3980th Quartermaster Truck Company, 6th Combat Engineer Battalion
Before the War
Moses Vanderhorst was born in Charleston, South Carolina, in 1919. He received a limited education, attending only grammar school. A 1930 census revealed that he lived in an extended kin network on Hampton Plantation where his mother, Susie V. Lee, worked as a domestic.
Though Susie Lee was Vanderhorst’s mother, the census records indicated that Daffney Vanderhorst, an aunt, age 45, was the head of the household. A letter from Eliza Lucas Pinckney to Harriott Rutledge, the wife of the plantation owner, described Daffney as “willing and handy.”
Living with Daffney were her two younger sisters, Nancy, 40, and Maggie, 35, and Daffney’s daughter Margaret, 13. Additionally, Daffney took care of two nephews, Moses, 17, and Edward, 20, and a granddaughter, Mary Lee, 16. Susie V. Lee is not listed in Daffney’s household, however, military records indicate that she resided on the plantation as well. Societal conditions in the 1930s presented African-American males with very few opportunities for social and economic mobility. Consequently, Vanderhorst worked as a day laborer for the local lumber company.
Vanderhorst was drafted into the U.S. Army on October 23, 1943. His conscription mandated that he serve for the rest of the war or any “other emergency” as the president saw fit. Given his limited education and his race, he performed semi-skilled jobs, such as a driver of trucks, taxis, and tractors. He may have been called upon to act as a chauffeur from time to time.
Serving in the Quartermaster Corps, Vanderhorst provided the Army support in a myriad of ways—managing supplies, organizing food, and keeping up with petroleum and water. Vanderhorst’s unit was “the muscle,” doing whatever was necessary to keep equipment in working order.
Vanderhorst’s segregated African-American unit, the 3980th Quartermaster Truck Company, was a part of the 69th Quartermaster Battalion. The 69th Quartermaster Battalion served in the Italian Campaign. In late 1944 and early 1945 they worked in support of the Allies in southern France.
The U.S. military was segregated during World War II. African Americans were fighting for a “double victory.” They sought victory over the scourge of nazism and fascism, but they also wanted victory over the tyranny of racial oppression in the United States. There was tremendous irony in African-Americans fighting in the “eternal struggle for freedom” on distant shores, while it was noticeably absent in their own lives. The calls for desegregation of troops would be answered in July 1948 when President Harry S. Truman issued Executive Order 9981, which desegregated the U.S. military.
The 69th Quartermaster Battalion was stationed in Germany during the first week of April 1945. Four months later, in Rheinau, Germany, Vanderhorst was killed in a vehicle accident in which he suffered fourth-degree burns on August 16.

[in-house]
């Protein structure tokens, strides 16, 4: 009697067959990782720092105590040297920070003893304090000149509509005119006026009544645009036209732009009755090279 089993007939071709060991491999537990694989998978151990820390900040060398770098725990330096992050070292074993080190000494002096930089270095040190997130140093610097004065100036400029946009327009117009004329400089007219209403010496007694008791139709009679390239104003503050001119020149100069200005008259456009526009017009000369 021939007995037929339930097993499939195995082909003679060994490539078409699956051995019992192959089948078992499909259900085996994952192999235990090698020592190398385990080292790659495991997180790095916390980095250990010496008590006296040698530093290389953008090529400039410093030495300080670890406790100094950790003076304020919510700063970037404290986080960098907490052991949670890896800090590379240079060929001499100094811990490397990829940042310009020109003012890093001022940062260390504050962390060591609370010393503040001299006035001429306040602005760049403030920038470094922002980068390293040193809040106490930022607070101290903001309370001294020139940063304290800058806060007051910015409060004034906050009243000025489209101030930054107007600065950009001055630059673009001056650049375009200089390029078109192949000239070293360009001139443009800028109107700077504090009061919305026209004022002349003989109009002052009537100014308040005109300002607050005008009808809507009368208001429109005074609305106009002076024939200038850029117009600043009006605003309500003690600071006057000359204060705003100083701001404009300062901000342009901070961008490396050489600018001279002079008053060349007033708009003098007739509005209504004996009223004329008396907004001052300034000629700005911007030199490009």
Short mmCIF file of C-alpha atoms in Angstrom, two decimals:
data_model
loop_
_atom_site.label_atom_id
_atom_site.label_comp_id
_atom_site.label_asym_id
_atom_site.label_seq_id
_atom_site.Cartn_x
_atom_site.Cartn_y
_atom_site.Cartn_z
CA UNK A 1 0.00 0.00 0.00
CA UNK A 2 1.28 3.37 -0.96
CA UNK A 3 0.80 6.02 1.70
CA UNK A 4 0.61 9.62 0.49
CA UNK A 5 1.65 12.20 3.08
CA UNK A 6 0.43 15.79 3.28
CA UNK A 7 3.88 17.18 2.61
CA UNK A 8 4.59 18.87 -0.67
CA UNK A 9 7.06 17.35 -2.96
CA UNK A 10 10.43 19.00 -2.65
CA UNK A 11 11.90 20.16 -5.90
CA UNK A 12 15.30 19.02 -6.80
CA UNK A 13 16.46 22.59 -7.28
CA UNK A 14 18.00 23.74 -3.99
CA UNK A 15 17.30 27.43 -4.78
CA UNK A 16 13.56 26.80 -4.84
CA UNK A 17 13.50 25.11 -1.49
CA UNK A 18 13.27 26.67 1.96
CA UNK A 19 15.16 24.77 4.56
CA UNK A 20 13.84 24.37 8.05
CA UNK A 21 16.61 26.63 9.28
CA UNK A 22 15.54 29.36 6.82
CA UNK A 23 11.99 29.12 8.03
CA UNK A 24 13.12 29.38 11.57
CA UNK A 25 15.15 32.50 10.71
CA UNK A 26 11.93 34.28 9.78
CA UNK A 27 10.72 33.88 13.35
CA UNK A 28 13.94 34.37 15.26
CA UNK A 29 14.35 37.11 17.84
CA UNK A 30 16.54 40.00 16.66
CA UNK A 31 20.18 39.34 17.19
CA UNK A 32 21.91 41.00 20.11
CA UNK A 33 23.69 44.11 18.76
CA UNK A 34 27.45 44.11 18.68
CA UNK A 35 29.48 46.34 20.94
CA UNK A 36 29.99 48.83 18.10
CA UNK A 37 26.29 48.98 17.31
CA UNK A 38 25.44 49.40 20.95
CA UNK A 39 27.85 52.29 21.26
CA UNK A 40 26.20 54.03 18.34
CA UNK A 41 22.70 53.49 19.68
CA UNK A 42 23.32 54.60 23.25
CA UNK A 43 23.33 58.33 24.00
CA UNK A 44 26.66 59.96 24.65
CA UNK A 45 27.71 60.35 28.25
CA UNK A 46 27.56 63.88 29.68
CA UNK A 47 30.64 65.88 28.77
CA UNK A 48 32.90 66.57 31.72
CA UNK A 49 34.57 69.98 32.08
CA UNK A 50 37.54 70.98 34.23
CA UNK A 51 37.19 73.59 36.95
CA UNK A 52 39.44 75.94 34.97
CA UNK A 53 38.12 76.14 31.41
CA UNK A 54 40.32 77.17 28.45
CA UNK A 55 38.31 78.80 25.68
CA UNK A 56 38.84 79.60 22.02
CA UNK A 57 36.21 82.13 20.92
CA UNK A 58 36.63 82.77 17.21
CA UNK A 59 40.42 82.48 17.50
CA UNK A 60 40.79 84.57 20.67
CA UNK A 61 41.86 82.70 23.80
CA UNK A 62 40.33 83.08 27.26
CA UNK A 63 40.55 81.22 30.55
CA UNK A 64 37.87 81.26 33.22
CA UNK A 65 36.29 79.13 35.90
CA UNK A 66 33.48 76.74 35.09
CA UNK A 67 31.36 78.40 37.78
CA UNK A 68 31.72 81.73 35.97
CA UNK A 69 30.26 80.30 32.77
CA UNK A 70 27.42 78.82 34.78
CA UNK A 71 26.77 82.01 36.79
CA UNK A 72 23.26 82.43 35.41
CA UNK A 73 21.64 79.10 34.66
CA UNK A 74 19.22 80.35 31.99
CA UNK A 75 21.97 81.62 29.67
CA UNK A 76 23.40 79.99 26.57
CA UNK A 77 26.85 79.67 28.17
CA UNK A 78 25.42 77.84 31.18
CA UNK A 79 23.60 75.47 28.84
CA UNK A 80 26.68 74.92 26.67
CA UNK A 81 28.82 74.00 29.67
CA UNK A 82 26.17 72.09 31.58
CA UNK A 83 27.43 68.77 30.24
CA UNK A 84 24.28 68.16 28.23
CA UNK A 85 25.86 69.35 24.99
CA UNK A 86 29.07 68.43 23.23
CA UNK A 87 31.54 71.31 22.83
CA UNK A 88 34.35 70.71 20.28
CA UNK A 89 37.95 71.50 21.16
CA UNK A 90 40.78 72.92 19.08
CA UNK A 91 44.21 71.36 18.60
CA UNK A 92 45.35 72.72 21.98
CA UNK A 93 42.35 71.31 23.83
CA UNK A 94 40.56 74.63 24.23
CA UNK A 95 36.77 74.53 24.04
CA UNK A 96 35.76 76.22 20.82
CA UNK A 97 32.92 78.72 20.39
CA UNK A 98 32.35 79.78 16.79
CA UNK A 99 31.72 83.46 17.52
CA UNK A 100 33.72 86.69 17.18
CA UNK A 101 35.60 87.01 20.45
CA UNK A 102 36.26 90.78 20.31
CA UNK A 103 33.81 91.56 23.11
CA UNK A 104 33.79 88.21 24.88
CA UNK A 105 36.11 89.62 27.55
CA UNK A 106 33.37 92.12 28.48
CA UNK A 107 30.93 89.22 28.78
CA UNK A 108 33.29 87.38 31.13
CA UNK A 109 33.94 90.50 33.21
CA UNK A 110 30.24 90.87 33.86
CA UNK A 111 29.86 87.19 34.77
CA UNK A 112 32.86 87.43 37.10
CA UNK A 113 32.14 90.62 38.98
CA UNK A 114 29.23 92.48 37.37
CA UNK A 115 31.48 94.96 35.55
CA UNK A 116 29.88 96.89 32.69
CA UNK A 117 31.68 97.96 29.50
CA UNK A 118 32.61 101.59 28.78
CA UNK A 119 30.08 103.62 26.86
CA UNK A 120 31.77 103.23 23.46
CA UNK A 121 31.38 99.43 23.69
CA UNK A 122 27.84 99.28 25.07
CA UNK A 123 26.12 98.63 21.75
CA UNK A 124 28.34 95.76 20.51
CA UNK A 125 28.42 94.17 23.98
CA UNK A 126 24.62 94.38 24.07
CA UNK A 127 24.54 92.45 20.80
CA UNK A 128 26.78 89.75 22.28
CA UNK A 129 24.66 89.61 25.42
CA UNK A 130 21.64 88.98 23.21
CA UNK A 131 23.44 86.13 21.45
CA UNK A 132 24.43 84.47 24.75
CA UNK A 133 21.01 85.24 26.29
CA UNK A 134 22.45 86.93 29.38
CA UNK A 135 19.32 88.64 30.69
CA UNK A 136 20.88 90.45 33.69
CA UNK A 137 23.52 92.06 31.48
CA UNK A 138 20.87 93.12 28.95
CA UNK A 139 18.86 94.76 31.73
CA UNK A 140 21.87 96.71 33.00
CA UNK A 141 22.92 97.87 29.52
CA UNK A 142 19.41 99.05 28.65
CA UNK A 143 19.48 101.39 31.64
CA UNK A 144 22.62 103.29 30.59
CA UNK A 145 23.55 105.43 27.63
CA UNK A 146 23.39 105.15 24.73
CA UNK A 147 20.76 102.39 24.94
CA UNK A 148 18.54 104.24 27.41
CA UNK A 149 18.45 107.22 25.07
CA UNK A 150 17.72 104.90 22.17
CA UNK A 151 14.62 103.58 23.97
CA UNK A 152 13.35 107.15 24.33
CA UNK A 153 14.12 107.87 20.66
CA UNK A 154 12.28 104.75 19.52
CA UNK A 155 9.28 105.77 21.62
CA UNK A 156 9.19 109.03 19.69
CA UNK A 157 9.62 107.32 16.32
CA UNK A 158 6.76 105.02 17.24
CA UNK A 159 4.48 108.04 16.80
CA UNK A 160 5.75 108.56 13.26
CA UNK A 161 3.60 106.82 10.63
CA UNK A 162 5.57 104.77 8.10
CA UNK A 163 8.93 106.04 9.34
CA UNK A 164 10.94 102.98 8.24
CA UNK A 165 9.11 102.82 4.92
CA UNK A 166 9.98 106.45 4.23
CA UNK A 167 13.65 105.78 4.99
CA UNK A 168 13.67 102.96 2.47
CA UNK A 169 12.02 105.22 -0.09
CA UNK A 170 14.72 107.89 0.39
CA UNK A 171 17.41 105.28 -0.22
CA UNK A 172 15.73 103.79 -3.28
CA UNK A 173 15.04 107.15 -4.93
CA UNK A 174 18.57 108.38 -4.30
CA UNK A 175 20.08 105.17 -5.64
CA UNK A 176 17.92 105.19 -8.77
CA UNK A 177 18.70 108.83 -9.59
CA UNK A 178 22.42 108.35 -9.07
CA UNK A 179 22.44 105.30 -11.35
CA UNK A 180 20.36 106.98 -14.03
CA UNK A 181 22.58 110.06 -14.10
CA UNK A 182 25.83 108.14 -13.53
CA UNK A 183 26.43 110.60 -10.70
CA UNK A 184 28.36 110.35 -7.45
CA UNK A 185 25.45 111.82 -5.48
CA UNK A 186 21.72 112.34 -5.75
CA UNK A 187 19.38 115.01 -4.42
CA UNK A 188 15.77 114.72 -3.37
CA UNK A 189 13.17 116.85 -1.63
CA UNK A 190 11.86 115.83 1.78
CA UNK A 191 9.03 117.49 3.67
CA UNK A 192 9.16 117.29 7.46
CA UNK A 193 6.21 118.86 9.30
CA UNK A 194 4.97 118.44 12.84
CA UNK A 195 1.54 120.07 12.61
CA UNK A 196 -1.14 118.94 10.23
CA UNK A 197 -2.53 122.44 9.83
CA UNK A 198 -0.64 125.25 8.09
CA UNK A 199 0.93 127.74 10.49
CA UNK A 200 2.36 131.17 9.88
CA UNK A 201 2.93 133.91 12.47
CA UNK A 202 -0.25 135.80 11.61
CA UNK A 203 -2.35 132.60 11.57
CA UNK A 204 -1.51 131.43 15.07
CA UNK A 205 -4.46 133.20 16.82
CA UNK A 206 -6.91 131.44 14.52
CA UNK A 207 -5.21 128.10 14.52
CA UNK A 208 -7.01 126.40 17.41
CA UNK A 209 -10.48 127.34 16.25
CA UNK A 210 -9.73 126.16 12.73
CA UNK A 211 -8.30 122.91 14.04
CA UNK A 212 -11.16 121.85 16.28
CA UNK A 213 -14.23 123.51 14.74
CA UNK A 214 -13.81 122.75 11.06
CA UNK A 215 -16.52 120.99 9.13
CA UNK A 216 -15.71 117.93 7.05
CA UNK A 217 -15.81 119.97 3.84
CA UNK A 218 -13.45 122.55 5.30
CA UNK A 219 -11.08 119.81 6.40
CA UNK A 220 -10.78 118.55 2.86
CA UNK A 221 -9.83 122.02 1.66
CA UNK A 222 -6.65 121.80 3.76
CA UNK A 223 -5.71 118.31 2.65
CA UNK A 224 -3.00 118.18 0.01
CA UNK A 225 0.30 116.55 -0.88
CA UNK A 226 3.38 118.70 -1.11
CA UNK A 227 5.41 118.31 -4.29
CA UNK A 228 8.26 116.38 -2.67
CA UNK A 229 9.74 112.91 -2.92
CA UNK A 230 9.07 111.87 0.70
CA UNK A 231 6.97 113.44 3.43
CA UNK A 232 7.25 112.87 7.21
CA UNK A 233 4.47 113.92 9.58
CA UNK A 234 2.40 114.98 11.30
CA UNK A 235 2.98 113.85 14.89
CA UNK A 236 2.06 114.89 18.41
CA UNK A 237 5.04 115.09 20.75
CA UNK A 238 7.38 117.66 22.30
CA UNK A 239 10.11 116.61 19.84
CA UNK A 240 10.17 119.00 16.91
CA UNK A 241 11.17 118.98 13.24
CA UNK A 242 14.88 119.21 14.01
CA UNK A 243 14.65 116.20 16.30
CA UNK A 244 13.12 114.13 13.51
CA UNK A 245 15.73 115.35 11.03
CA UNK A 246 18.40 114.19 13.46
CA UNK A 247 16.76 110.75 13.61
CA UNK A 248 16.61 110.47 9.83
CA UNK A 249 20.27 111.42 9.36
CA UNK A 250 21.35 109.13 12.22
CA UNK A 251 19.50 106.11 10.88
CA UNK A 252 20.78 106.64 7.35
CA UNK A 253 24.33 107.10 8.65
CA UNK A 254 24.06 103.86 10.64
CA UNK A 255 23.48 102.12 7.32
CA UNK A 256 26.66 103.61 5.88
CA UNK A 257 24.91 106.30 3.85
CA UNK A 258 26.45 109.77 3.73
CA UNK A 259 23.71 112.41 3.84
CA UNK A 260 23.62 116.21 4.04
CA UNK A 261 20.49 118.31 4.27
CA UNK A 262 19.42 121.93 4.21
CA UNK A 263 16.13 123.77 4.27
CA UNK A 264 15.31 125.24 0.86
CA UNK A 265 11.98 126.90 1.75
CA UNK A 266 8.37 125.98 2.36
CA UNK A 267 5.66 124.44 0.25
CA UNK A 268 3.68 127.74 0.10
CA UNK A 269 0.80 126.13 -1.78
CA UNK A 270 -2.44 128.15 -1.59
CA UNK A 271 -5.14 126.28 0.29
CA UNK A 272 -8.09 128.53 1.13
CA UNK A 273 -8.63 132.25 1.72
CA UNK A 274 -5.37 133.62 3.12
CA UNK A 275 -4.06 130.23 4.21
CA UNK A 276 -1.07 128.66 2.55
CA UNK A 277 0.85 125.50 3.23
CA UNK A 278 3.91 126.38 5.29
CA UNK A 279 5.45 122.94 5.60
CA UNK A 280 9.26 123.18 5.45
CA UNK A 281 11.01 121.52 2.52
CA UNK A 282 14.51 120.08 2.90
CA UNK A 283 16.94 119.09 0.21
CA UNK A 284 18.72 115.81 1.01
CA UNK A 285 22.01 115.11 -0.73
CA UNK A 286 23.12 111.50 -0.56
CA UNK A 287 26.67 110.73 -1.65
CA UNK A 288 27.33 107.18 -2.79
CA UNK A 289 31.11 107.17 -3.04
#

Vanderhorst’s mother, Susie Lee, was proud of her son’s valor and courage as she made the decision to have his body proudly interred in an overseas cemetery with the other heroes of war. She could neither read nor write, so the details had to be read to her. Her last, physical memory of his war life was a ring that was found in his personal effects.
The government sent her a letter asking her what she wanted to become of this ring. Ms. Lee’s designee, Archibald Rutledge, Jr. of Hampton Plantation, wrote that she “would very much appreciate” the return of the ring.
“69th Transportation Battalion.” United States Army Transportation Corps. Accessed April 25, 2014. http://www.transportation.army.mil/history/documents/69th%20Trans%20Bn.pdf.
3980th Quartermaster Truck Company; Records of the Adjutant General’s Office, World War II Combat Operations Report 1941-1948, Record Group 407 (Box 18066); National Archives at College Park, College Park, MD.
Blumenson, Martin. Eisenhower. New York: Ballantine Books, 1972.
Gates, Henry Louis. “What Was Black America's Double War?” The Root. May 24, 2013. Accessed August 15, 2015. http://www.theroot.com/what-was-black-americas-double-war-1790896568.
“Moses Vanderhorst.” American Battle Monuments Commission. Accessed November 12, 2014. https://www.abmc.gov/search-abmc-burials-and-memorializations/detail/WWII_49519#.VdTl_vlViko.
Moses Vanderhorst, Individual Deceased Personnel File, Department of the Army.
Moses Vanderhorst, Official Military Personnel File, Department of the Army, RG 319, National Archives and Records Administration - St. Louis.
Pinckney, Eliza Lucas. ed. Letterbook of Eliza Lucas Pinckney: 1739-1762. Chapel Hill: UNC Press, 1972.
Records for Moses Vanderhorst; World War II Army Enlistment Records, 1938-1946 [Electronic File], Record Group 64; National Archives at College Park, College Park, MD [retrieved from the Access to Archival Databases at http://aad.archives.gov/aad/series-description.jsp?s=3360&cat=WR26&bc=,sl, December 1, 2014].
South Carolina. Charles County. 1930 U.S. Census. Digital images. http://ancestry.com.